Many times behind the apparent illogicality
of a paradox, there is a deep meaning. The
early monks that lived in the deserts of
Syria and Egypt in the third and fourth century
are full of these paradoxes. Their lives
still shine like bright stars in a dark night.
A brother went to see Abba Macarius
'Father, for thirty years I have not
meat and I would like to continue'.
man said: 'don't tell me my child that
have spent thirty years without eating
This is not important. But tell me
how many days have you spent without
ill of your brother? Without judging
neighbor? Without letting useless words
your lips? The brother bowed and said:
for me, Father, so I can begin again'.
The brothers went one day to visit
and found outside his hermitage some
who were watching over the grazing
and shouting offensive words. After
had told him their thoughts and received
his advice, they said to the Abba:
you put up with these children and
demand that they shut up?' And the
to them: 'Truly, brothers, there are
when I want to go out and give them
an order, but then I reproach myself,
if I can't put up with such a small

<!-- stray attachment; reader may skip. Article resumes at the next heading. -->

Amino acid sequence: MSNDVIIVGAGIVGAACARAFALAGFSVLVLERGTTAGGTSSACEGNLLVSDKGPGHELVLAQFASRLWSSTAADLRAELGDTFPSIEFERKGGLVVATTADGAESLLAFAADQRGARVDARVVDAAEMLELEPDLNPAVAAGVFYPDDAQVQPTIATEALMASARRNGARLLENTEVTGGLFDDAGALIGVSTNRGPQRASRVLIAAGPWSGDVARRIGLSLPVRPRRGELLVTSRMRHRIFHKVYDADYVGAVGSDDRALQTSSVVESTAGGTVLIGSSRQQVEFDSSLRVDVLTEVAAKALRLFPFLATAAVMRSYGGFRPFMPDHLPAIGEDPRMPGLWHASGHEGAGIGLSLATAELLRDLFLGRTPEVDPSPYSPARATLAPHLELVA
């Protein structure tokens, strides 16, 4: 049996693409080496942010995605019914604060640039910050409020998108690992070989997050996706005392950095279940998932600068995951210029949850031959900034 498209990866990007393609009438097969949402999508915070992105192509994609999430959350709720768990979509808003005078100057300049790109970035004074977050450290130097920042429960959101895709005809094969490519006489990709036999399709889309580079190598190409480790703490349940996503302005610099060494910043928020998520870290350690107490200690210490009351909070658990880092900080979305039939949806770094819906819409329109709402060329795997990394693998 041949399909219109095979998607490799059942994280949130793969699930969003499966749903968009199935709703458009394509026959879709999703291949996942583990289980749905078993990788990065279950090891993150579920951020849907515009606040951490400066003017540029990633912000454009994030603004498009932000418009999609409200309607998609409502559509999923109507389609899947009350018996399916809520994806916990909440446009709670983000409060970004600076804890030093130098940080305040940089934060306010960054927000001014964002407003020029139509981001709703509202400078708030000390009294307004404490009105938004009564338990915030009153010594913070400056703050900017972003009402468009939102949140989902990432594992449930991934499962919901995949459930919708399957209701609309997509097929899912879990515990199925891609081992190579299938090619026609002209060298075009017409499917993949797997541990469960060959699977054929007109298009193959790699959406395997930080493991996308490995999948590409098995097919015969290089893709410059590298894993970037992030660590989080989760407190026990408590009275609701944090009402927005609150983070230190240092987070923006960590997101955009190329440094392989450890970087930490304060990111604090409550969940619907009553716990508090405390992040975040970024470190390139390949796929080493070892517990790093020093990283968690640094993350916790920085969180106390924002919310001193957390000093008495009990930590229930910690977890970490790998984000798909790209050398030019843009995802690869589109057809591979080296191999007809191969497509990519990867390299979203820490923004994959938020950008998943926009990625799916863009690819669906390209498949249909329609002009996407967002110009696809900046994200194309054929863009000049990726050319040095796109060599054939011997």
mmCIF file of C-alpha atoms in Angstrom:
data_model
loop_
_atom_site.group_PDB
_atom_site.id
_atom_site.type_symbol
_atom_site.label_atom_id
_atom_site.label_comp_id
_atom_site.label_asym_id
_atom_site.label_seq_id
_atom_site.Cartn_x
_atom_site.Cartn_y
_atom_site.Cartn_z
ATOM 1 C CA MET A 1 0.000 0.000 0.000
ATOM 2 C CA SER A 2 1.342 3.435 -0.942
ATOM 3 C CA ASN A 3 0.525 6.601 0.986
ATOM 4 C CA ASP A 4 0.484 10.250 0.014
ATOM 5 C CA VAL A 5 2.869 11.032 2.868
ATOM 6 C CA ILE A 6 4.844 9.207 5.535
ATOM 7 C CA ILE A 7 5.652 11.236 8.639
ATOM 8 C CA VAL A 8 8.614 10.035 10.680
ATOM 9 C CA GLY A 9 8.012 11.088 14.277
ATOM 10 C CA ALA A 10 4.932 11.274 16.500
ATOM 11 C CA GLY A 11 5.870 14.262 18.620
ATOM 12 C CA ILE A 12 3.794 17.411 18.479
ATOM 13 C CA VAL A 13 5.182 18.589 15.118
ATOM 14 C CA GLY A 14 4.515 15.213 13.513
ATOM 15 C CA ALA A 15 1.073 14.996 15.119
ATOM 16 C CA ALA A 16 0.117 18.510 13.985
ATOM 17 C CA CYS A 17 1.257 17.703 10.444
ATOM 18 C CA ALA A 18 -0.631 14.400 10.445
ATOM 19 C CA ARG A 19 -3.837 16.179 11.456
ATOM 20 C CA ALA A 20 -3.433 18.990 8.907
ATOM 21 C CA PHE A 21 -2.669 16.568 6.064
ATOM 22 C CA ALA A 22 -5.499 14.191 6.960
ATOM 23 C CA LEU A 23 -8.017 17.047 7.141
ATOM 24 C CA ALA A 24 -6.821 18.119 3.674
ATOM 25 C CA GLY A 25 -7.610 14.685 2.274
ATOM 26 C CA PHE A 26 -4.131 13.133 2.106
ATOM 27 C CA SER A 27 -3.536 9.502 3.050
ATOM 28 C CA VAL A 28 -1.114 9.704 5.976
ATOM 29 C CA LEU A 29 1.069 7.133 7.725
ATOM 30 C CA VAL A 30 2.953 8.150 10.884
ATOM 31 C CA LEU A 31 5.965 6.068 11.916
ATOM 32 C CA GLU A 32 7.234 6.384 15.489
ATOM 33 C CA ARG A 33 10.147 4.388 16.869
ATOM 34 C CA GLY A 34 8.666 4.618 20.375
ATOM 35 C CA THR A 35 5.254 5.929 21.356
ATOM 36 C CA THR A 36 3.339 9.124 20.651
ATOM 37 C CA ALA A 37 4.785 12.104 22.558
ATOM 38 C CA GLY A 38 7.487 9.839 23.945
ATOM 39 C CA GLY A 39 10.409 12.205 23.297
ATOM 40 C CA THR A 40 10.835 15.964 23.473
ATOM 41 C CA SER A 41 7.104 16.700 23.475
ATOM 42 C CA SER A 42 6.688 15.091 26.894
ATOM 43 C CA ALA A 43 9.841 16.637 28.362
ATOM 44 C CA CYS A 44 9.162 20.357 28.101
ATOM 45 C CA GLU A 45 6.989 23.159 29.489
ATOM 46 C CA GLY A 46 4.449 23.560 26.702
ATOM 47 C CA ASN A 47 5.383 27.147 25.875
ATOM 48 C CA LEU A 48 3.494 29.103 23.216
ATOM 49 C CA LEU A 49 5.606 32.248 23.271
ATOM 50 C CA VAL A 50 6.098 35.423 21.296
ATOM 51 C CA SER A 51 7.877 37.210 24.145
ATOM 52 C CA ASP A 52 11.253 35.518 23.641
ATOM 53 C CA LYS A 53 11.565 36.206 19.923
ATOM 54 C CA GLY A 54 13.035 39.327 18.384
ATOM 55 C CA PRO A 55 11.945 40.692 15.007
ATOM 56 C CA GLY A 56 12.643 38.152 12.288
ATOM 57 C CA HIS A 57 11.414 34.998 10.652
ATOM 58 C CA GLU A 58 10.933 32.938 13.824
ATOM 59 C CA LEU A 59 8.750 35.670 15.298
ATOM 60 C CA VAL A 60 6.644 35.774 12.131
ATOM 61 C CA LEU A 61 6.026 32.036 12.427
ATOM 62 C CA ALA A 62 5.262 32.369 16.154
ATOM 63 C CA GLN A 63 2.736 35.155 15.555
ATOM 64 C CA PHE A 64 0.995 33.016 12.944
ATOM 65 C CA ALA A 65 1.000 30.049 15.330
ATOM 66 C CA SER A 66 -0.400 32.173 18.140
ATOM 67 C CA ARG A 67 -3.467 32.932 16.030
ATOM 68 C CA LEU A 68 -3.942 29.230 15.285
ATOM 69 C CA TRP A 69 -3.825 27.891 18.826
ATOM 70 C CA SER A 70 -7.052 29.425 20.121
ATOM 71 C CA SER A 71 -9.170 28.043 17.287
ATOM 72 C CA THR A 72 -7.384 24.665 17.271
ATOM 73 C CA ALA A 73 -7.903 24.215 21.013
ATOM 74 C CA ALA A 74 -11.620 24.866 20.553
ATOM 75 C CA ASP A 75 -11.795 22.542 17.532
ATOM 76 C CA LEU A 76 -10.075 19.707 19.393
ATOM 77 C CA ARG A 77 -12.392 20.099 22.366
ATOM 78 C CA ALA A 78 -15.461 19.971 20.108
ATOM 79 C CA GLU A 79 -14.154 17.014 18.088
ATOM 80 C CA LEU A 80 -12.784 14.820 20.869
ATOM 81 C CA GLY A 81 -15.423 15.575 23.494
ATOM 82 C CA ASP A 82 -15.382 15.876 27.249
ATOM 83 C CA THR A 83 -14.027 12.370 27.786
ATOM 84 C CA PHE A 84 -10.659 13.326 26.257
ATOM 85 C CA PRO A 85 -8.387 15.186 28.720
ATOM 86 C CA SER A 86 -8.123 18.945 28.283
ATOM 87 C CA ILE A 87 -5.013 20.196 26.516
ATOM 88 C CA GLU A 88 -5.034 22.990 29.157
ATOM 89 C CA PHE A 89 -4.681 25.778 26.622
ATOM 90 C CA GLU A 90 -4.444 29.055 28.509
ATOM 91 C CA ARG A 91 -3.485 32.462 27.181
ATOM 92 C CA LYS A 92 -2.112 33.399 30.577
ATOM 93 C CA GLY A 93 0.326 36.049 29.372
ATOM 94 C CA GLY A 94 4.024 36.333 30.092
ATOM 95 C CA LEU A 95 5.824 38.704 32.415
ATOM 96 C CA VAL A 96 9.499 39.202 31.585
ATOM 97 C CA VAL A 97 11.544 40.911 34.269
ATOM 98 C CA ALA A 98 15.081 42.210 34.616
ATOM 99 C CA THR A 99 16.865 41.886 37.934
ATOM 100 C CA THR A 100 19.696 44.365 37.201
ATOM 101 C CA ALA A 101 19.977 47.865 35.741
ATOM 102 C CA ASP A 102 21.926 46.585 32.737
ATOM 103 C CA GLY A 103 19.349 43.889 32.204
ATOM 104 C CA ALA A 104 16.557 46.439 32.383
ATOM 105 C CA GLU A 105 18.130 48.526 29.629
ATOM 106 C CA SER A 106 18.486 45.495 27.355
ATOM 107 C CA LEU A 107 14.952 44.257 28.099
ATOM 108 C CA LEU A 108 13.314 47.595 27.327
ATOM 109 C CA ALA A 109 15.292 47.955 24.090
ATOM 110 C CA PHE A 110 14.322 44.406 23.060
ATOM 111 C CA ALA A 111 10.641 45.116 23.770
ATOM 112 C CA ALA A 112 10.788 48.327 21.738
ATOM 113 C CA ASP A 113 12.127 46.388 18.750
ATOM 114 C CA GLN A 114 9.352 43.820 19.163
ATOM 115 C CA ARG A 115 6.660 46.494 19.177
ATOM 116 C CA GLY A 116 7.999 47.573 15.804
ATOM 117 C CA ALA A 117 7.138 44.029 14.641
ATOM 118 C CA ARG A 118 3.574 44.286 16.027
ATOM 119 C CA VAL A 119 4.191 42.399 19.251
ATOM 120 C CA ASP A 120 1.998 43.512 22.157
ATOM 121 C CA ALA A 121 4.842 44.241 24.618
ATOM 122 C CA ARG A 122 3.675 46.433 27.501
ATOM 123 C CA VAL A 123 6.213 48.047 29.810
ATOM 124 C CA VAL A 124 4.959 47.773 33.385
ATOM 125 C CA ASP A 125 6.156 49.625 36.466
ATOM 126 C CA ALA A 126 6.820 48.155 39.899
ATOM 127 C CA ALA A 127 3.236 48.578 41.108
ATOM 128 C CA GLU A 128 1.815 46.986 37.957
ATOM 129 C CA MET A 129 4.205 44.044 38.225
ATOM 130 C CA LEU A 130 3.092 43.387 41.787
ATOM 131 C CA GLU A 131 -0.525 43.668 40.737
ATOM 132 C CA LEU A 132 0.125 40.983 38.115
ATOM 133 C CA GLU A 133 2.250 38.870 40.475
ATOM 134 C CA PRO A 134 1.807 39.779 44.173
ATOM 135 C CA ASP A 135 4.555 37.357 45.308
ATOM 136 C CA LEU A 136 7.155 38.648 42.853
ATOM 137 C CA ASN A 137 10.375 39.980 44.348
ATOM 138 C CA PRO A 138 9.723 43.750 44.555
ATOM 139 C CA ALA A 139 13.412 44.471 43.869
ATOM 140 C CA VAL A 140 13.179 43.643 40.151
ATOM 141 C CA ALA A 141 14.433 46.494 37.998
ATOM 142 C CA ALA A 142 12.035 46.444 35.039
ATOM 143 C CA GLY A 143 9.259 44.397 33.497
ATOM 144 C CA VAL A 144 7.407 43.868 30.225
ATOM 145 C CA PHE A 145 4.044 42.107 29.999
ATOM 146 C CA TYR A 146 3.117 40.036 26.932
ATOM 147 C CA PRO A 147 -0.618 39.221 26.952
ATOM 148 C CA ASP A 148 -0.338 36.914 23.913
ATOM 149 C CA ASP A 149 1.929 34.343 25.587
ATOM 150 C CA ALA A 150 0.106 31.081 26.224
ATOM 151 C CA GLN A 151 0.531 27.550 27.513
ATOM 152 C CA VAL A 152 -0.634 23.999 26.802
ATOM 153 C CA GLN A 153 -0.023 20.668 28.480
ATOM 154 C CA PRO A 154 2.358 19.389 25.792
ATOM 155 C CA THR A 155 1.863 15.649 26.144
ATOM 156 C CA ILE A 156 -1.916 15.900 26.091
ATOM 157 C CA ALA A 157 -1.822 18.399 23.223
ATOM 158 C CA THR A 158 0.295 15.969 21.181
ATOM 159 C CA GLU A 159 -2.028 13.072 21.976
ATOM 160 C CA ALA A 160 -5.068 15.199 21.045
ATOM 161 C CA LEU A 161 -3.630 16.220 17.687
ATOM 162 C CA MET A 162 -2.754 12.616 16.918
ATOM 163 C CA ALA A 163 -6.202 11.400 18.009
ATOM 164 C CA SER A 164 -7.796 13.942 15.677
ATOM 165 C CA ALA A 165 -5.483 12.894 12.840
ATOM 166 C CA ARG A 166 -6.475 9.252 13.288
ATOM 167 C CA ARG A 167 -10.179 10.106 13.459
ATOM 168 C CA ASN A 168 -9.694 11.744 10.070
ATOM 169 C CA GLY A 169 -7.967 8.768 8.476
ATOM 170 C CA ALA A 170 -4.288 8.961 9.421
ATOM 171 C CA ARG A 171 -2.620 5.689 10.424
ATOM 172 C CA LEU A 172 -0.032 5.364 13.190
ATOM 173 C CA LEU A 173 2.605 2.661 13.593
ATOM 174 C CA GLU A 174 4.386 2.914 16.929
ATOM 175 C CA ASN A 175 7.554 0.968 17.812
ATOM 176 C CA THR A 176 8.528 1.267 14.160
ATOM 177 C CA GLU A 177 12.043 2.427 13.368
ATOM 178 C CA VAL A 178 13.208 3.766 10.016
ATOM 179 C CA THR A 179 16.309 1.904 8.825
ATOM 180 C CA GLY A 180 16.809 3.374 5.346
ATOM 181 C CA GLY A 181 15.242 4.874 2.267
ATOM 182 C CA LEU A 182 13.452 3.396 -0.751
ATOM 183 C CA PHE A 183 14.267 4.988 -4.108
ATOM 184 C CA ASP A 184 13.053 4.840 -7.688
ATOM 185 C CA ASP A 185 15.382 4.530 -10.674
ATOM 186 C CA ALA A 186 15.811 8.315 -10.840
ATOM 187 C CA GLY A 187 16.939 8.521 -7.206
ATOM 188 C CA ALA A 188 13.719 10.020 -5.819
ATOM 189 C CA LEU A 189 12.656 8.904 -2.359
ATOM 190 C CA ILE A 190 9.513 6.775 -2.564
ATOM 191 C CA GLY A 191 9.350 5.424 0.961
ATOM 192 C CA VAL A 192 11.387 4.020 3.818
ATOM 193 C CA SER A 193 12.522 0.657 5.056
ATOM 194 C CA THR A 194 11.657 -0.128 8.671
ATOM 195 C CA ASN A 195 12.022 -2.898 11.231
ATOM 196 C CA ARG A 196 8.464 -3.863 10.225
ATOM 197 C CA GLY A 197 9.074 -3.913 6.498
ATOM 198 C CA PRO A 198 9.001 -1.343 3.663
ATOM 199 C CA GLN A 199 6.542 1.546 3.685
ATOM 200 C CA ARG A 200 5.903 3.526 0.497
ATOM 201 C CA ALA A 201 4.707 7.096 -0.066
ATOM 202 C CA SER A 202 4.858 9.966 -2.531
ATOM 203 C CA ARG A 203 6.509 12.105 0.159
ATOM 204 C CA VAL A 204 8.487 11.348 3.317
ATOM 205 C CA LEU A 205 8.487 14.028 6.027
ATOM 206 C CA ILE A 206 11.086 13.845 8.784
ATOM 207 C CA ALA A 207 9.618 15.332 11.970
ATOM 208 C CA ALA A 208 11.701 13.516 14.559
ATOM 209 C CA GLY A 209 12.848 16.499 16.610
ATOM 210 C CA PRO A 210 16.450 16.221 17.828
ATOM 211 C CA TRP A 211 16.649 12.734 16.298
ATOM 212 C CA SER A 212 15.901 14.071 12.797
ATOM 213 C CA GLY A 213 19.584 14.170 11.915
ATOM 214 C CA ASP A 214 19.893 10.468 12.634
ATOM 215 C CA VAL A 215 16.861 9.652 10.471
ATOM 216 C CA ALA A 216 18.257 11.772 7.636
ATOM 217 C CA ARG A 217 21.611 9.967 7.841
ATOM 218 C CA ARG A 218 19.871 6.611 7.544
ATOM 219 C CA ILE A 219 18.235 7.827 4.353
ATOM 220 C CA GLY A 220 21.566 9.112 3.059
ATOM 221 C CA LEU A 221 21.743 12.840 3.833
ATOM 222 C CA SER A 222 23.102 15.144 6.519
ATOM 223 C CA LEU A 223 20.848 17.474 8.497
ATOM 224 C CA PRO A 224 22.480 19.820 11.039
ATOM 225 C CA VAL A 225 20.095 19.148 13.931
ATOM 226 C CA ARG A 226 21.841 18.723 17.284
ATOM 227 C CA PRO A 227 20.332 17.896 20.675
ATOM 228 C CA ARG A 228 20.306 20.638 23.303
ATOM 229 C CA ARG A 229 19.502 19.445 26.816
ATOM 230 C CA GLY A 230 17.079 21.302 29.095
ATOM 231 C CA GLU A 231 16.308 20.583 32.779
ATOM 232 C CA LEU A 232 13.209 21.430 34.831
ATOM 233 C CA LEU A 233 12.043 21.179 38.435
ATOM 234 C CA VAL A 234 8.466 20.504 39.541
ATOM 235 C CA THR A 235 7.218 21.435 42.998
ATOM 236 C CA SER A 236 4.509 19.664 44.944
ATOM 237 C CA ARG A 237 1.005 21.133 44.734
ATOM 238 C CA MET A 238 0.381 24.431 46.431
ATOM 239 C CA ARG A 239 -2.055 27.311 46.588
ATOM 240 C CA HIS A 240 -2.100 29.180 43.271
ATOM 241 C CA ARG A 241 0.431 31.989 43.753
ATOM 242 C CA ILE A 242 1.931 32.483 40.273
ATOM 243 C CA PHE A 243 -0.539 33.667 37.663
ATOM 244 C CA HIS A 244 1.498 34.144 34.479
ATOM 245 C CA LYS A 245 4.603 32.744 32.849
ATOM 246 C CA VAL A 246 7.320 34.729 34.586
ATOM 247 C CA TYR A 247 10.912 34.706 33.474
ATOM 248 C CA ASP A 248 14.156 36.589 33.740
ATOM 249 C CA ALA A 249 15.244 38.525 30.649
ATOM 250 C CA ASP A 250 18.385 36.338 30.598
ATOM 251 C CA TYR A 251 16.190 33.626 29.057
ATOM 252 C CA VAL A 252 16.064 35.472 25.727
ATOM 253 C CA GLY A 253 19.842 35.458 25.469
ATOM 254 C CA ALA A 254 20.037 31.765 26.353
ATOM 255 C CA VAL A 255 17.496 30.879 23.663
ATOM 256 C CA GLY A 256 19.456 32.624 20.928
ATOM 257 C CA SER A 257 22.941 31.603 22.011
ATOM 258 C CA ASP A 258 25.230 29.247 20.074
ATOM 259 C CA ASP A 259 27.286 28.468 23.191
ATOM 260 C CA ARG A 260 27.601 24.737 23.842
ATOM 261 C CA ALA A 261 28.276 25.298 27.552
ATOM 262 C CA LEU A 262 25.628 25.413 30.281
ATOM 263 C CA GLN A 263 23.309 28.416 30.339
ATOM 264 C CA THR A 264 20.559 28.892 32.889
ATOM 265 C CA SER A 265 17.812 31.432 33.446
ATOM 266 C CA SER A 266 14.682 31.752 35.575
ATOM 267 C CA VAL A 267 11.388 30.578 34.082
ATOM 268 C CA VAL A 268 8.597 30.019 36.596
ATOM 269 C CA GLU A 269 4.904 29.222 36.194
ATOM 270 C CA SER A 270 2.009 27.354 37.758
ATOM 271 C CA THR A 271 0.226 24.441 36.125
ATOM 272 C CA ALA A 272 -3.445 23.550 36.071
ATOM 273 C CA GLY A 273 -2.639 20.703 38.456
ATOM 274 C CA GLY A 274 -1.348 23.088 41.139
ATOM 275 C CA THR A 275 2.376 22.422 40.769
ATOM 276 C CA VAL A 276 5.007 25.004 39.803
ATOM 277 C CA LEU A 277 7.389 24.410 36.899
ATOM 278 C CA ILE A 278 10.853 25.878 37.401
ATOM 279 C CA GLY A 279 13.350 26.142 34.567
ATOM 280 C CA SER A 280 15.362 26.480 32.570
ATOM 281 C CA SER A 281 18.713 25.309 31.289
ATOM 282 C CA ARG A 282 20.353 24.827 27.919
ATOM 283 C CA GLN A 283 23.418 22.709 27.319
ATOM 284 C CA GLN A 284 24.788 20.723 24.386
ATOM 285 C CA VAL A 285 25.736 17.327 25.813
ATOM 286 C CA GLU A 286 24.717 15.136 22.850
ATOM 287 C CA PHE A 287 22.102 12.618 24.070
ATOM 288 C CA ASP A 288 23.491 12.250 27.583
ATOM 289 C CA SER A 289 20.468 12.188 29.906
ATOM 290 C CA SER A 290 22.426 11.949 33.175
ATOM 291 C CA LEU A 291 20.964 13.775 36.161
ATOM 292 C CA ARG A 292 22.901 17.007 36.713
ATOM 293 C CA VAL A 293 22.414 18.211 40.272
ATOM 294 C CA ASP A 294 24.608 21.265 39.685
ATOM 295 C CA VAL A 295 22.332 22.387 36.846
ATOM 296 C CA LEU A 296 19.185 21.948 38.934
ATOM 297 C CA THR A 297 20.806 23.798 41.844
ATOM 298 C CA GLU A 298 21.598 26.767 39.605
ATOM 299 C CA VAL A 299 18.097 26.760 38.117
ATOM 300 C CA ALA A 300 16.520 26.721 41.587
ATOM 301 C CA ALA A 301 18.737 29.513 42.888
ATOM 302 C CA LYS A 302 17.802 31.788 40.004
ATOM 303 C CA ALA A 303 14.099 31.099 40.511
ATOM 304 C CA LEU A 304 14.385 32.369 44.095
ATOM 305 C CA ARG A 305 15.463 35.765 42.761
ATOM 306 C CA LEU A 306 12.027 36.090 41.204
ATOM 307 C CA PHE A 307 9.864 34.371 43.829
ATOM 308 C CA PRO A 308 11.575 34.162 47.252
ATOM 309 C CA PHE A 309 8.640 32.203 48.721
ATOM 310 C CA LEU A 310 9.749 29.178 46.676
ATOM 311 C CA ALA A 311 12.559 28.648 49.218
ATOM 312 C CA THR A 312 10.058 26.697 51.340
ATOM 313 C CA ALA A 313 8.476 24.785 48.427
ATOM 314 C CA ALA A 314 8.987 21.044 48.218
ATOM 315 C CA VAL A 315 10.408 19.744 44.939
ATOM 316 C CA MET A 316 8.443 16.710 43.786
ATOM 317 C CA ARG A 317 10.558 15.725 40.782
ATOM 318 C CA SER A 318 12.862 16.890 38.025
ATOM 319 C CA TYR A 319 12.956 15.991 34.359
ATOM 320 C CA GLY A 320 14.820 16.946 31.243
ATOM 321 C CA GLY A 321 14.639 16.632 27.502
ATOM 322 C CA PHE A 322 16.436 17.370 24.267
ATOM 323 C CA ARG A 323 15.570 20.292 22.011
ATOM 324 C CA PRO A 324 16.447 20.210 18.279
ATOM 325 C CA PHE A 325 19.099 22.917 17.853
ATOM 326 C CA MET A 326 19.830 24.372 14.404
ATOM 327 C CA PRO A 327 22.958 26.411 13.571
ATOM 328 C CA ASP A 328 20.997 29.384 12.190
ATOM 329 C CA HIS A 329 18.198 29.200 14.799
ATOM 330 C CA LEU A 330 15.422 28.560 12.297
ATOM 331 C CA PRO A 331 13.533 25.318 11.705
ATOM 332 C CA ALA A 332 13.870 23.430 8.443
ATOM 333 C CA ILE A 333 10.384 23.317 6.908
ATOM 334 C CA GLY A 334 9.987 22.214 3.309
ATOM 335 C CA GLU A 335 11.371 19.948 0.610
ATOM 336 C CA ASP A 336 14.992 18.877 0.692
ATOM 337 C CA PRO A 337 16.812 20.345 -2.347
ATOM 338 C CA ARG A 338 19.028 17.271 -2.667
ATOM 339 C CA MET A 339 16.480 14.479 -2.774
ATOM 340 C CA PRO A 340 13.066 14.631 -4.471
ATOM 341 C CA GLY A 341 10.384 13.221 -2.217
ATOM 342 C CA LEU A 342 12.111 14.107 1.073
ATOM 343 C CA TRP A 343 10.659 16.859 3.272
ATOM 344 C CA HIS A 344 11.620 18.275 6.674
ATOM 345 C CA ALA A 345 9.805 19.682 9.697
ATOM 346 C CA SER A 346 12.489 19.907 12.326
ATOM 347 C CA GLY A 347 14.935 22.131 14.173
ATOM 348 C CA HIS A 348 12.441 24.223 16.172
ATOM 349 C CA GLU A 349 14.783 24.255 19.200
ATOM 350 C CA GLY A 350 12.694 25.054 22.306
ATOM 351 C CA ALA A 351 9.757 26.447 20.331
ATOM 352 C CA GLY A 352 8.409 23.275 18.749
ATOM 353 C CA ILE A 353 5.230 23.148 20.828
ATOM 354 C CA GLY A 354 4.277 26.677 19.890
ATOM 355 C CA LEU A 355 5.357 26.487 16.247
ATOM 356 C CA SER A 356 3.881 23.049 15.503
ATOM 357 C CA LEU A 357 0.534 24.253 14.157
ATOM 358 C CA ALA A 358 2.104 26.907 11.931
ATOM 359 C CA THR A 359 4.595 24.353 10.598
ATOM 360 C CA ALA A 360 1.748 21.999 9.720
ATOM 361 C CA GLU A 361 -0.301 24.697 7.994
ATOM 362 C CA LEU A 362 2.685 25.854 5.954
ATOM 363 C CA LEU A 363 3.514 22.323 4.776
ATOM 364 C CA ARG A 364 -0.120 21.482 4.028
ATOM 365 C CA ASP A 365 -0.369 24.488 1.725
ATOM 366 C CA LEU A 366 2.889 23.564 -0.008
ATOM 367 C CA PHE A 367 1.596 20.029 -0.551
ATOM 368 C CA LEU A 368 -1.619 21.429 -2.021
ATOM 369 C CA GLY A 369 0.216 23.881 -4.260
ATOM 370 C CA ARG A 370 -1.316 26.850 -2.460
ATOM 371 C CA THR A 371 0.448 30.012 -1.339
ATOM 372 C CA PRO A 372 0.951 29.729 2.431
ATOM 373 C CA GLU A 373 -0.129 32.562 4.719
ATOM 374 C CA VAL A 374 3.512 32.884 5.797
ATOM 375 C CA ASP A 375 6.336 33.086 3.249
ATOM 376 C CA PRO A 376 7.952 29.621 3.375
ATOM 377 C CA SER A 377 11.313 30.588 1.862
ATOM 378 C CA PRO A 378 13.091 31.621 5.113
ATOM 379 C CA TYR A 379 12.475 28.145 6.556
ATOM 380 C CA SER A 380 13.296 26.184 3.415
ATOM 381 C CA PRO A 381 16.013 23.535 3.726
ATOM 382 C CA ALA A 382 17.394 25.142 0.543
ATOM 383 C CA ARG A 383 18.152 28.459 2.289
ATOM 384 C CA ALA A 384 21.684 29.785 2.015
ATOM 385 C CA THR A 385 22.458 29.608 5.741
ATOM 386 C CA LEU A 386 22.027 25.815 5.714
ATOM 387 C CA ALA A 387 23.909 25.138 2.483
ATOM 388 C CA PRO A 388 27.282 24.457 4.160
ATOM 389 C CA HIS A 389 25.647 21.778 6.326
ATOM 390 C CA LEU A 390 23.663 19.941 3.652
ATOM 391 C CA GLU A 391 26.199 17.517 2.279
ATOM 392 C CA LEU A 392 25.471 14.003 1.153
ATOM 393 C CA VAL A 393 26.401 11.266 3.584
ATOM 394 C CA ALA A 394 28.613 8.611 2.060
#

how am I going to cope with a really
temptation, if it should come along?
why I say nothing: so I'll get used
up with whatever happens'. Real wisdom.
A brother was accused of sinning and
brothers asked Abba Moses what should
done. He remained silent and then got
and filled a tattered sack with sand.
put this on his back and meanwhile
a small sachet of sand in his hands.
fathers asked what this meant and he
'the big sack on my back is the stack
my sins - I carry this behind me so
see it; the sand flows out unnoticed
is lost from sight. This little sachet
the sins of my brother. I hold it before
me so I can see it and spend my time
them. Surely this is not the way to
Should I not rather carry mine in front
me, keeping my sins always in sight
God's pardon and the sin of others
me so that I can forget them easily?'
insight of one's reality is a good
to start building our edifice of holiness.
Some of the old monks came to Abba
and asked him: 'In your opinion, when
see the brothers getting drowsy at
prayers, should we shake them to keep
awake during the vigil?' He said to
'As for me, when I see a brother getting
drowsy, I put his head on my knees
him rest'. What tenderness!
Their vicinity to God gave them the
to pray thus, "Lord, your Beauty
me. Draw me constantly nearer to you,
Love. The contraptions of this world
too transitory to satisfy the deep-seated
desires of my heart!"
(c) Fr. Pius Sammut, OCD. Permission
granted for any non-commercial use,
that the content is unaltered from
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